Ascanius, Aeneas' son, was not yet ripe for authority; yet the authority was kept for him, unimpaired, until he arrived at manhood. Meanwhile, under a woman's regency, the Latin State and the kingdom of his father and his grandfather stood unshaken —so strong was Lavinia's character —until the boy could claim it.
I shall not discuss the question —for who could affirm for certain so ancient a matter? —whether this boy was Ascanius, or an elder brother, born by Creusa while Ilium yet stood, who accompanied his father when he fled from the city, being the same whom the Julian family call lulus and claim as the author of their name.
This Ascanius, no matter where born, or of what mother —it is agreed in any case that he was Aeneas' son —left Lavinium, when its population came to be too large, for it was already a flourishing and wealthy city for those days, to his mother, or stepmother, and founded a new city himself below the Alban Mount.
This was known from its position, as it lay stretched out along the ridge, by the name of Alba Longa. From the settlement of Lavinium to the planting of the colony at Alba Longa was an interval of some thirty years.
Yet the nation had grown so powerful, in consequence especially of the defeat of the Etruscans, that even when Aeneas died, and even when a woman became its regent and a boy began his apprenticeship as king, neither Mezentius and his Etruscans nor any other neighbours dared to attack them.
Peace had been agreed to on these terms, that the River Albula, which men now call the Tiber, should be the boundary [p. 17]
between the Etruscans and the Latins.
Next Silvius reigned, son of Ascanius, born, as it chanced, in the forest. He begat Aeneas Silvius, and he Latinus Silvius. By him several colonies were planted, and called the Ancient Latins.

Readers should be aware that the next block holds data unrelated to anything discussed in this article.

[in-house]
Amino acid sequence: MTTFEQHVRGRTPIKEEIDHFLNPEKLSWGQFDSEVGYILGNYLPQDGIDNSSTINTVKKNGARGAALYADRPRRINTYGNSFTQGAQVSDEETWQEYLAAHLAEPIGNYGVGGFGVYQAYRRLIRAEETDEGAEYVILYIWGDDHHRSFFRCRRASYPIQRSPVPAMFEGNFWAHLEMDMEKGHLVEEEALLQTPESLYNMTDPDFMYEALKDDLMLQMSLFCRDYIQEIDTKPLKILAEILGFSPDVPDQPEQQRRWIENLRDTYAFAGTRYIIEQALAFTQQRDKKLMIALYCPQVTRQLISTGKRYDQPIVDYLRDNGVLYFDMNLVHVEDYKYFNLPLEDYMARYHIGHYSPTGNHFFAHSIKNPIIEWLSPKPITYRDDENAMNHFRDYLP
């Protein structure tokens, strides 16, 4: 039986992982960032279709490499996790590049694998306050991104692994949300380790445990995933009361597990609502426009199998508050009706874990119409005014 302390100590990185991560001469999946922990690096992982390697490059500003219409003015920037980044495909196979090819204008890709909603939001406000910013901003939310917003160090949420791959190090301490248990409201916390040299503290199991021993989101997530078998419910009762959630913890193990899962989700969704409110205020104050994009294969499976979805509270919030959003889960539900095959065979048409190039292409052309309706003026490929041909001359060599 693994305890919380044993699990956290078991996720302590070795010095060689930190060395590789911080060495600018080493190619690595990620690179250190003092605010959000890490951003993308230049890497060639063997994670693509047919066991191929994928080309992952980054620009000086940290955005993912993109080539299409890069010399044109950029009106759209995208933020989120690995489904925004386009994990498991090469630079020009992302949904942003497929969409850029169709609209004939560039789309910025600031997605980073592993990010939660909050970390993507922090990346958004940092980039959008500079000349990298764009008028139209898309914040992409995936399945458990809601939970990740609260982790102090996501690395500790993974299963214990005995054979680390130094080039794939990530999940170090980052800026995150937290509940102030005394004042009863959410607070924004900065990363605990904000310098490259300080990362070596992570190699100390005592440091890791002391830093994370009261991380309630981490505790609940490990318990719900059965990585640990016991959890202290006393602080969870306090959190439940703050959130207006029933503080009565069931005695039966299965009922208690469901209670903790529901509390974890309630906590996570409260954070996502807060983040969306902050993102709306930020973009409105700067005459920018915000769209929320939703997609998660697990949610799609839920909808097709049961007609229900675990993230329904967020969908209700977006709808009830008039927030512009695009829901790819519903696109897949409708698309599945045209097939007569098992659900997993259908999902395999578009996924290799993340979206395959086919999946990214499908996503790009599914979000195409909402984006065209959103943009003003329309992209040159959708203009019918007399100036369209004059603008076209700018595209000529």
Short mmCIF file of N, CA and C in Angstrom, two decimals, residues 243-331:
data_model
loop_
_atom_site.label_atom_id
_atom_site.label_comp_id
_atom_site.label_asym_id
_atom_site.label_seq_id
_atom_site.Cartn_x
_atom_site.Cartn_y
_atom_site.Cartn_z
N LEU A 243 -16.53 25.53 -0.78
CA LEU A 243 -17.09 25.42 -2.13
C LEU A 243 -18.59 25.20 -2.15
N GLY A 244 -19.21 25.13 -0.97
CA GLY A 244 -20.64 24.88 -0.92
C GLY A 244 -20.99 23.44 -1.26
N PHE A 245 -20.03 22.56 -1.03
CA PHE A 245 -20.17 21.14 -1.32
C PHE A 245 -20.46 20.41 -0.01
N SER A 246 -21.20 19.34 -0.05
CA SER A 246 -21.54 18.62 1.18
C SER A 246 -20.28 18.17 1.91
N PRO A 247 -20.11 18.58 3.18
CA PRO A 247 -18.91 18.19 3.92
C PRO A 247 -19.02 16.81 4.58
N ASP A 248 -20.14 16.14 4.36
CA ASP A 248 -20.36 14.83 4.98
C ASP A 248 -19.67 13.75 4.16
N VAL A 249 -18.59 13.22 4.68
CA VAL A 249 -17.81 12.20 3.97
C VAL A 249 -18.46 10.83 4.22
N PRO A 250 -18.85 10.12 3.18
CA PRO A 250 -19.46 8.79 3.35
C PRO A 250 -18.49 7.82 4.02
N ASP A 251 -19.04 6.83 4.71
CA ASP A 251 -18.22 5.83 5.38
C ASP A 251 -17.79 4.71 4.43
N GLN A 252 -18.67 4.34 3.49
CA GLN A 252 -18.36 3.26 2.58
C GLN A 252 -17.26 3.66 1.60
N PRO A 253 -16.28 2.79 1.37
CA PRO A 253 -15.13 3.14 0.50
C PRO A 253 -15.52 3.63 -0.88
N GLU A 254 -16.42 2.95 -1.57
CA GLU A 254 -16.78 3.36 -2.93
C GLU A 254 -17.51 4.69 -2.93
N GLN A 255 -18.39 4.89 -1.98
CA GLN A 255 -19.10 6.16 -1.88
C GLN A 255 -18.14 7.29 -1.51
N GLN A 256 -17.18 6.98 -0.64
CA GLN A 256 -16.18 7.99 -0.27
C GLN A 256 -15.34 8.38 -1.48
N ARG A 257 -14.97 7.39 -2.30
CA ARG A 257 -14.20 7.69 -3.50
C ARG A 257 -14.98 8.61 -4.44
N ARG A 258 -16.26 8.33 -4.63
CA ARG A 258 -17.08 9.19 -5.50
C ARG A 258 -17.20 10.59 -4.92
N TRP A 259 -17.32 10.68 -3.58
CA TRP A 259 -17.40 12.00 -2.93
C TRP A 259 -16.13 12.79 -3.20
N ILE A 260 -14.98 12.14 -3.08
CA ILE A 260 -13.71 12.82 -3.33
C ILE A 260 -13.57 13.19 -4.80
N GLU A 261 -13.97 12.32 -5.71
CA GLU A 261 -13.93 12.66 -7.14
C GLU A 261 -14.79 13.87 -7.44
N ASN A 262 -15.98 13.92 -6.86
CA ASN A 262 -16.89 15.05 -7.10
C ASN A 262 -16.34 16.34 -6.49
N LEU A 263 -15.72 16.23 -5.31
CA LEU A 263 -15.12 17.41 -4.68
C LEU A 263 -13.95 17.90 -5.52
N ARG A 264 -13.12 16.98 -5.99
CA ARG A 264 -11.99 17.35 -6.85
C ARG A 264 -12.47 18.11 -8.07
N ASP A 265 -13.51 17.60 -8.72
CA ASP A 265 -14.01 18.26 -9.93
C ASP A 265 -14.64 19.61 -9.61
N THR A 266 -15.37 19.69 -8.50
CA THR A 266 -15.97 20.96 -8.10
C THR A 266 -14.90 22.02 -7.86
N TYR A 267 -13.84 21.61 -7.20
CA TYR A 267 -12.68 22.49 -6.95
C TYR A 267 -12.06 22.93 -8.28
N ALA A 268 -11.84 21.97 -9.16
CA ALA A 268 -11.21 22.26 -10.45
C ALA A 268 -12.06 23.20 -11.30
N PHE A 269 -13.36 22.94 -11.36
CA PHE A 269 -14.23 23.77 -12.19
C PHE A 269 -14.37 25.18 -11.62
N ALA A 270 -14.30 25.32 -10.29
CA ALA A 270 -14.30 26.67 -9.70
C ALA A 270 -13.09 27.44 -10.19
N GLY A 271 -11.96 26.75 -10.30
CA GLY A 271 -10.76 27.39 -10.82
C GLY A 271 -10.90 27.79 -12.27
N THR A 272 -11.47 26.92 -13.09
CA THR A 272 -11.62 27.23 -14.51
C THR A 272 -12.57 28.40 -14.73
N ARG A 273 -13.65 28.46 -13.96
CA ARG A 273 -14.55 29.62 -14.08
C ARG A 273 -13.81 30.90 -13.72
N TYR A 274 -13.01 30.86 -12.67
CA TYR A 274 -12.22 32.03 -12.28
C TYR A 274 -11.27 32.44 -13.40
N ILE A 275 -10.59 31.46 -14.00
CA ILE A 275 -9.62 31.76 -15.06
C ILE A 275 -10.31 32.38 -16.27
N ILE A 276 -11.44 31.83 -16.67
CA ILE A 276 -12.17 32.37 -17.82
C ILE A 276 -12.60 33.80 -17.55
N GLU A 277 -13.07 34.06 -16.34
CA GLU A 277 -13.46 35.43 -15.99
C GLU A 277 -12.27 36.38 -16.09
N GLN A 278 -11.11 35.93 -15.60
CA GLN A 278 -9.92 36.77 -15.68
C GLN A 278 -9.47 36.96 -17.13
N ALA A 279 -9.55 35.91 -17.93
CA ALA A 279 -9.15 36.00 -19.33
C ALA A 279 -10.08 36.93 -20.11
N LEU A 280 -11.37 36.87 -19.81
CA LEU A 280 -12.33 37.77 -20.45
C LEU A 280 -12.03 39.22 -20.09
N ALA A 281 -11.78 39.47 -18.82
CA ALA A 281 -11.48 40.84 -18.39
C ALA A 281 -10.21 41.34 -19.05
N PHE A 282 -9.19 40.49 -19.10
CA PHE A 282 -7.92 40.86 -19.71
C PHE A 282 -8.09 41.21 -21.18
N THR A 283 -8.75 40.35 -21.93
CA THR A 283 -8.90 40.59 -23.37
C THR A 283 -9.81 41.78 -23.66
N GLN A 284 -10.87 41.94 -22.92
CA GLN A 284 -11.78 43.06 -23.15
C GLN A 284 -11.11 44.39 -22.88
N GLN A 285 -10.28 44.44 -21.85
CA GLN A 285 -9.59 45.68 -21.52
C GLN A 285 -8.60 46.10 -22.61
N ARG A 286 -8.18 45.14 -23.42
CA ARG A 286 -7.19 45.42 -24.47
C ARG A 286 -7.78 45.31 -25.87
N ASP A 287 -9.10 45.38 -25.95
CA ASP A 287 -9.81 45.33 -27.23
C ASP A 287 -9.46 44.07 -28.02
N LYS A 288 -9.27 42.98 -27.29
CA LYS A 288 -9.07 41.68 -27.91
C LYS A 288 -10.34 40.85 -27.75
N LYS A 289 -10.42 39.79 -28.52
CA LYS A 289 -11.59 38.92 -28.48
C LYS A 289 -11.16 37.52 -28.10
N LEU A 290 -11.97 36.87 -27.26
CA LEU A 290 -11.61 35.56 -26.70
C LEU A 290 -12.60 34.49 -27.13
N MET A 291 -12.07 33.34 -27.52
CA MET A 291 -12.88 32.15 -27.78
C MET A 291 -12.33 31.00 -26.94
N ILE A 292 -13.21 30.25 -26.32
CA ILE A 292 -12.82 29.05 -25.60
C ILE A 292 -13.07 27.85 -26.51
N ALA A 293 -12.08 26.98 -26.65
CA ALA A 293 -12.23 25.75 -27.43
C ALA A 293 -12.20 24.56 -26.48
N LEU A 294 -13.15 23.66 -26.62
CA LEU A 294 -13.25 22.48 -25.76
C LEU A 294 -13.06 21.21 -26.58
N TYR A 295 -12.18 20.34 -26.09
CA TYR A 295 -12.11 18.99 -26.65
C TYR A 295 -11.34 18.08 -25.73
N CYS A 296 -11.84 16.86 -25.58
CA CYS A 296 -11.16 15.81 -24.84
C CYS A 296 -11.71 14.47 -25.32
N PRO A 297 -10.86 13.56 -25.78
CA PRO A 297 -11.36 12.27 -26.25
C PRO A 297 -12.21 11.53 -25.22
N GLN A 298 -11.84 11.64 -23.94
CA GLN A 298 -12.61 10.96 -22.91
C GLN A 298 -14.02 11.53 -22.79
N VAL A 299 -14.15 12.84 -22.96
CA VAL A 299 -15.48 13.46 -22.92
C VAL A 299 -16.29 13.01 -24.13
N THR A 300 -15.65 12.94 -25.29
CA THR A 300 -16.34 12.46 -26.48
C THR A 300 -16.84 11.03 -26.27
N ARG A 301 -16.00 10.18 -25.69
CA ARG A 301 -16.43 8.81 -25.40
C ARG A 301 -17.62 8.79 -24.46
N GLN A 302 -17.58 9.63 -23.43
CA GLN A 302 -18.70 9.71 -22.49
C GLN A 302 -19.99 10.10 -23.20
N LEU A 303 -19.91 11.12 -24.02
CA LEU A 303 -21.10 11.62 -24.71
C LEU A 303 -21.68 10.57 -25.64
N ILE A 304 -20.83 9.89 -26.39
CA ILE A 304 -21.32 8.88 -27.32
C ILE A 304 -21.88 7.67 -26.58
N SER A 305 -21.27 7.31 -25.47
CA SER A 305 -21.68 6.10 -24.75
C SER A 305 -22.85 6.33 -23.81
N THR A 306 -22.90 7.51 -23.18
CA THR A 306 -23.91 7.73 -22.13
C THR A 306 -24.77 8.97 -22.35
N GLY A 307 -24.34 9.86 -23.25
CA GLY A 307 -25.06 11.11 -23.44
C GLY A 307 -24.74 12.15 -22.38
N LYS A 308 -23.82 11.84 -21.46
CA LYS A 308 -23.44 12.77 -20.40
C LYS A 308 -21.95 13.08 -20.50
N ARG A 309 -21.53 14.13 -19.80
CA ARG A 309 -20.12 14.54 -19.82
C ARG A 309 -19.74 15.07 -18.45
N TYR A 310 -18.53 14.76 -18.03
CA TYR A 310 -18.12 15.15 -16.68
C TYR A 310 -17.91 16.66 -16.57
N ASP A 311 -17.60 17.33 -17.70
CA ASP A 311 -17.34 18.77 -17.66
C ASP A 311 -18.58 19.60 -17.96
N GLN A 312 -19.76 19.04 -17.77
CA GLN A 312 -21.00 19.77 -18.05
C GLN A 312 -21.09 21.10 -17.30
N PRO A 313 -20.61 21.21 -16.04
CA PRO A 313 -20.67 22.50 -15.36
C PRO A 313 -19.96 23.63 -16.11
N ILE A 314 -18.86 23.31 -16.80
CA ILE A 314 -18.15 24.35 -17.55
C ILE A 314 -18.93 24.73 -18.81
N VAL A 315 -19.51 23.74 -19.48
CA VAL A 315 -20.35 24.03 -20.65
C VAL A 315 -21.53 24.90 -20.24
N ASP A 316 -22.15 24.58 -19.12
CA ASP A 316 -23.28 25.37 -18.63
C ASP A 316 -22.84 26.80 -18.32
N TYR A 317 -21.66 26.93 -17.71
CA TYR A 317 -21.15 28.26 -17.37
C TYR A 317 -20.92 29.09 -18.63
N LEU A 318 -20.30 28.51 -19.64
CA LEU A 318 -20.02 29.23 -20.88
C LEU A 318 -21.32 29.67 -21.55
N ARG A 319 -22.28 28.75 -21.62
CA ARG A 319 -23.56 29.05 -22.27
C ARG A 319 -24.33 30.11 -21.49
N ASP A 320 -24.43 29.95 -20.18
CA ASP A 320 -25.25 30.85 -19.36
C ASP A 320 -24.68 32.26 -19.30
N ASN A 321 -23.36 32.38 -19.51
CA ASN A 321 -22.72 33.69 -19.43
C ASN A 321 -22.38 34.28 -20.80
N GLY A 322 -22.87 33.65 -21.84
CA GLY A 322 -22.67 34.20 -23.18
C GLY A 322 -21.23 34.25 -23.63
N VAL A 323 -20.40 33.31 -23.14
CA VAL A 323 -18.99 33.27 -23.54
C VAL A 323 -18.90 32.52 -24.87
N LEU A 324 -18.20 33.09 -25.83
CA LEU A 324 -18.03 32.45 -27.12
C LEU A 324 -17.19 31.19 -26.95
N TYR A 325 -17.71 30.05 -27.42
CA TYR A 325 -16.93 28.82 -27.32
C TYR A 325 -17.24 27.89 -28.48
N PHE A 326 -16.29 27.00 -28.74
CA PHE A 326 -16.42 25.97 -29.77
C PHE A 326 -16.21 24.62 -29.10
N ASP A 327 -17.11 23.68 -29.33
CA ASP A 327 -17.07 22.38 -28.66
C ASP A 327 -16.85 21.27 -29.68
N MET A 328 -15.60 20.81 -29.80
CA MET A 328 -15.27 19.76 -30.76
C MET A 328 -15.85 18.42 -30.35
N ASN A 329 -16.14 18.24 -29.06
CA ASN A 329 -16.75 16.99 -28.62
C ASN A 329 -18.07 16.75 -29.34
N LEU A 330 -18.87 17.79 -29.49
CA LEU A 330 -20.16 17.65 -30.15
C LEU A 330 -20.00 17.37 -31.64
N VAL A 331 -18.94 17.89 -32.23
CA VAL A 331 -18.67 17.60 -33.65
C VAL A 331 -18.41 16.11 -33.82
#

Thereafter the cognomen Silvius was retained by all who ruled at Alba. From Latinus came Alba, from Alba Atys, from Atys Capys, from Capys Capetus, from Capetus Tiberinus.
This last king was drowned in crossing the River Albula, and gave the stream the name which has been current with later generations. Then Agrippa, son of Tiberinus, reigned, and after Agrippa Romulus Silvius was king, having received the power from his father. Upon the death of Romulus by lightning, the kingship passed from him to Aventinus. This king was buried on that hill, which is now a part of the City of Rome, and gave his name to the hill.
Proca ruled next. He begat Numitor and Amulius; to Numitor, the elder, he bequeathed the ancient realm of the Silvian family. Yet violence proved more potent than a father's wishes or respect for seniority. Amulius drove out his brother and ruled in his stead.
Adding crime to crime, he destroyed Numitor's male issue; and Rhea Silvia, his brother's daughter, he appointed a Vestal under pretence of honouring, her, and by consigning her to perpetual virginity, deprived her of the hope of children.